By Paul S. Kemp,

Why should I read it?

1 author picked Deceived as one of their favorite books, and they share why you should read it.

What is this book about?

The second novel set in the Old Republic era and based on the massively multiplayer online game Star Wars®: The Old Republic™ ramps up the action and brings readers face-to-face for the first time with a Sith warrior to rival the most sinister of the Order’s Dark Lords—Darth Malgus, the mysterious, masked Sith of the wildly popular “Deceived” and “Hope” game trailers.

Malgus brought down the Jedi Temple on Coruscant in a brutal assault that shocked the galaxy. But if war crowned him the darkest of Sith heroes, peace would transform him into something far more heinous—something Malgus would never…


By Catherynne M. Valente, Catherynne M. Valente,

Book cover of Radiance

Tyler Schwanke Author Of Breaking In

From the list on movie lovers.

Who am I?

Tyler Schwanke is a writer and a filmmaker. He holds an MFA from Hamline University, and his short stories have been widely published in online journals and literary magazines, including Chaotic Merge, Havik, and Fiction Southeast. He is also a graduate of the New York Film Academy and Minnesota State University Moorhead, where he was awarded a Minnesota Film and TV Grant. Several of his award-winning short films have played at festivals across the country. Tyler lives in the Minneapolis with his wife and their dog. Breaking In is his debut novel.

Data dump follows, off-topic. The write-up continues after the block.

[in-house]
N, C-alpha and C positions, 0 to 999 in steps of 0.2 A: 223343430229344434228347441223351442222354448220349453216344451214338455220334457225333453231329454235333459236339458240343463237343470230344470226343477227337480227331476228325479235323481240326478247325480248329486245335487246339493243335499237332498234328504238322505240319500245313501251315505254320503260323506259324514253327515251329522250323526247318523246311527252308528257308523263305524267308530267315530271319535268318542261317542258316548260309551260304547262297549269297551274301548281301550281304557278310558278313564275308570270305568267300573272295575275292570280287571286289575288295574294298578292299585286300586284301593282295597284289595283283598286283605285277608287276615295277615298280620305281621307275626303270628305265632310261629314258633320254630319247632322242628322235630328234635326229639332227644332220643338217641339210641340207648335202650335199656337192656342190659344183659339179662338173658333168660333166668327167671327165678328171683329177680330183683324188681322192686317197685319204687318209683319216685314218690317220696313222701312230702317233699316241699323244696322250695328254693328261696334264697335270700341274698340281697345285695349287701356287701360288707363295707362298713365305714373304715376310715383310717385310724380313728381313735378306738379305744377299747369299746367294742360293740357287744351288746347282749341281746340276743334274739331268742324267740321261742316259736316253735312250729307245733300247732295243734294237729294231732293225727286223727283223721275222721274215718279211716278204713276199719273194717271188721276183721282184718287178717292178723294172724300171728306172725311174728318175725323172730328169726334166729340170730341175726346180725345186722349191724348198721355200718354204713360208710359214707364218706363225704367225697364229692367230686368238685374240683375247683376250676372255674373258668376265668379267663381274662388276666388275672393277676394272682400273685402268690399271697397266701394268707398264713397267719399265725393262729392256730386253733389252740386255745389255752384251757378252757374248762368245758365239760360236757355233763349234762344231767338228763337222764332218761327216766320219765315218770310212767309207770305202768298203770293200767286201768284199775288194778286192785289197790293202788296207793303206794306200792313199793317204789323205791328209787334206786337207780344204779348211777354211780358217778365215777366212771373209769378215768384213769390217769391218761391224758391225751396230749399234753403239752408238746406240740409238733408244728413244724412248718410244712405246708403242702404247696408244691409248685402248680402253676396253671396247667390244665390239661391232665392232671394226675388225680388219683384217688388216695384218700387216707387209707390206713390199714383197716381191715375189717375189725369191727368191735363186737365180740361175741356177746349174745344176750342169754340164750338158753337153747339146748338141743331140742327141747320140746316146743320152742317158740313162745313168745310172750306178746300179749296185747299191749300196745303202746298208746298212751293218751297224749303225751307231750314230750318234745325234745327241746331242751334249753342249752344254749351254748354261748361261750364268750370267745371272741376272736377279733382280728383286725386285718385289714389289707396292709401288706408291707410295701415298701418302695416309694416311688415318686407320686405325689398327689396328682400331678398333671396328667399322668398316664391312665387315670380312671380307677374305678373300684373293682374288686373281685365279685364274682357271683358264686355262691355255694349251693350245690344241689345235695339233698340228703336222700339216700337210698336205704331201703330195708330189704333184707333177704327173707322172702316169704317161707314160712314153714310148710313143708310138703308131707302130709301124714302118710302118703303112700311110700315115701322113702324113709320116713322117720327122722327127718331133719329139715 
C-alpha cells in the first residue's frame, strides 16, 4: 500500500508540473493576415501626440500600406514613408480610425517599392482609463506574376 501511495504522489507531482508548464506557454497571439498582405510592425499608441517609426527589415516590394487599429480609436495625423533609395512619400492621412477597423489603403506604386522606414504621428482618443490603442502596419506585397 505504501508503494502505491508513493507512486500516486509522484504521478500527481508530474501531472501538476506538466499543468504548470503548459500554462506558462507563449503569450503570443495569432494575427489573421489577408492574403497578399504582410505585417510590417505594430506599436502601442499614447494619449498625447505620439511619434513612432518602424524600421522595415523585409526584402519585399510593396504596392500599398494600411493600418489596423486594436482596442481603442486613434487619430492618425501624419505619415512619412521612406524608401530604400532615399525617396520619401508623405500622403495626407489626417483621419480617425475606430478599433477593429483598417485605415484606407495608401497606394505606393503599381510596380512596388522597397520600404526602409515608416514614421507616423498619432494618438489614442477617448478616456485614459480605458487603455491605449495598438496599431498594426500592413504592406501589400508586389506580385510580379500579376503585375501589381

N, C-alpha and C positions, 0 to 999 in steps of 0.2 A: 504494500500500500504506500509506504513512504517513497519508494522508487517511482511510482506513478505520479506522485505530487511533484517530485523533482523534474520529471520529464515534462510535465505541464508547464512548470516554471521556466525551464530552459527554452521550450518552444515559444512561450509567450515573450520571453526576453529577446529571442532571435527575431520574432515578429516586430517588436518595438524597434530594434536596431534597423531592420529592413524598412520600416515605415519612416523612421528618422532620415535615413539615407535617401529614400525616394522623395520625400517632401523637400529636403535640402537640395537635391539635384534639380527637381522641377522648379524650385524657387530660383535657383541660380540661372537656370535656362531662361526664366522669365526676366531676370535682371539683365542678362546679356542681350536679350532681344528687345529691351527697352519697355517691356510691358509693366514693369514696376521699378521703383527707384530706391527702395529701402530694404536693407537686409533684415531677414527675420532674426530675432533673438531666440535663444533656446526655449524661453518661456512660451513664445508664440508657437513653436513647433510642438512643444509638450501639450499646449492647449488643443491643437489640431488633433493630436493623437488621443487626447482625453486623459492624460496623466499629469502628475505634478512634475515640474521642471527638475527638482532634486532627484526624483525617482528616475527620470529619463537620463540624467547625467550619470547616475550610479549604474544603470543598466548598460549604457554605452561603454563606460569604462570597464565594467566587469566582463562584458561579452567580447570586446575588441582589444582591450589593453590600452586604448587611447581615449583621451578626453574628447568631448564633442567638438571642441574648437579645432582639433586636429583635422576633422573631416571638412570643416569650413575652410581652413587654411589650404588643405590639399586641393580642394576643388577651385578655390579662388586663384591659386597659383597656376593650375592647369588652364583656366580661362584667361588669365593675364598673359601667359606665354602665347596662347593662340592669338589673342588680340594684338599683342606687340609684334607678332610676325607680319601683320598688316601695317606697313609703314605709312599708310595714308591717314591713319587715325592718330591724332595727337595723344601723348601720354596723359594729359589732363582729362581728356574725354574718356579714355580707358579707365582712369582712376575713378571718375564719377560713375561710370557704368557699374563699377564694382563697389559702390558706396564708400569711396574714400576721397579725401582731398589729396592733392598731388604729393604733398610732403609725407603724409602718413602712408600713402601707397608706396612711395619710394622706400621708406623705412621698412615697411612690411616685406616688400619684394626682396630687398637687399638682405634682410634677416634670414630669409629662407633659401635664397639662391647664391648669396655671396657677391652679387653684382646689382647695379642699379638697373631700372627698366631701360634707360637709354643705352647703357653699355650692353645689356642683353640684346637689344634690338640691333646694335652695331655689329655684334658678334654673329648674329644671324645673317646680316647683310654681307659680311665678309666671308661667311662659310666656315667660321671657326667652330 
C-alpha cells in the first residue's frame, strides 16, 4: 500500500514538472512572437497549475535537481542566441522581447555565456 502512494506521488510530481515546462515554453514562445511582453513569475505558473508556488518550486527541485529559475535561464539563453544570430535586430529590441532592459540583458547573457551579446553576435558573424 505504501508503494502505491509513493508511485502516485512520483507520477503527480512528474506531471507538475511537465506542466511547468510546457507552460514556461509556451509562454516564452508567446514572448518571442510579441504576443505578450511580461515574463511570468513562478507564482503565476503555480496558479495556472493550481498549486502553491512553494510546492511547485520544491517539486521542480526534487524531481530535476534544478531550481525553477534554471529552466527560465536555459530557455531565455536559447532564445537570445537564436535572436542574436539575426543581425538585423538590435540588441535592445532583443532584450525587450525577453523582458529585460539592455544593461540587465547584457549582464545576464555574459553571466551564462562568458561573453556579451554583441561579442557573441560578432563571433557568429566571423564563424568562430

Tyler's book list on movie lovers

Discover why each book is one of Tyler's favorite books.

Why did Tyler love this book?

A sci-fi space opera that’s told like a documentary film.

This was the first book (but certainly not the last) that ever made me jealous I didn’t write, and inspired countless hours of me trying to duplicate.

Set in an alternate 1986 where silent films still reign and using various forms (reality tv, movie, celebrity rags, audio transcripts) this is a genre-bending collective gorgeously told and seriously underread. 

By Catherynne M. Valente, Catherynne M. Valente,

Why should I read it?

1 author picked Radiance as one of their favorite books, and they share why you should read it.

What is this book about?

Severin Unck is the headstrong young daughter of a world famous film director. She has inherited her father's love of the big screen but not his exuberant gothic style of filmmaking. Instead, Severin makes documentaries, artful and passionate and even rather brave - for she is a realist in a fantastic alternate universe, in which Hollywood occupies the moon, Mars is rife with lawless saloons, and the solar system contains all manner of creatures, cults and colonies. For Severin's latest project she leads her crew to the watery planet of Venus to investigate the disappearance of a diving colony there.…

The Caves of Steel

By Isaac Asimov,

Book cover of The Caves of Steel

Guy Morpuss Author Of Black Lake Manor

From the list on speculative crime.

Who am I?

I grew up reading the crime and thriller books on my parents’ bookshelves. As a teenager I got into science fiction, reading everything I could. Speculative crime fiction mixes the best of both genres. You twist one aspect of the real world, add a dead body, and play with the consequences. I have written two novels that do this: in my first, I imagined a world in which five people share a body, and one of them is trying to kill the others; in my second, a killer who can turn back time. I love books that toy with reality in this way, and read all that I can.

Guy's book list on speculative crime

Discover why each book is one of Guy's favorite books.

Why did Guy love this book?

I grew up reading Isaac Asimov, and it must be at least forty years since I first read this.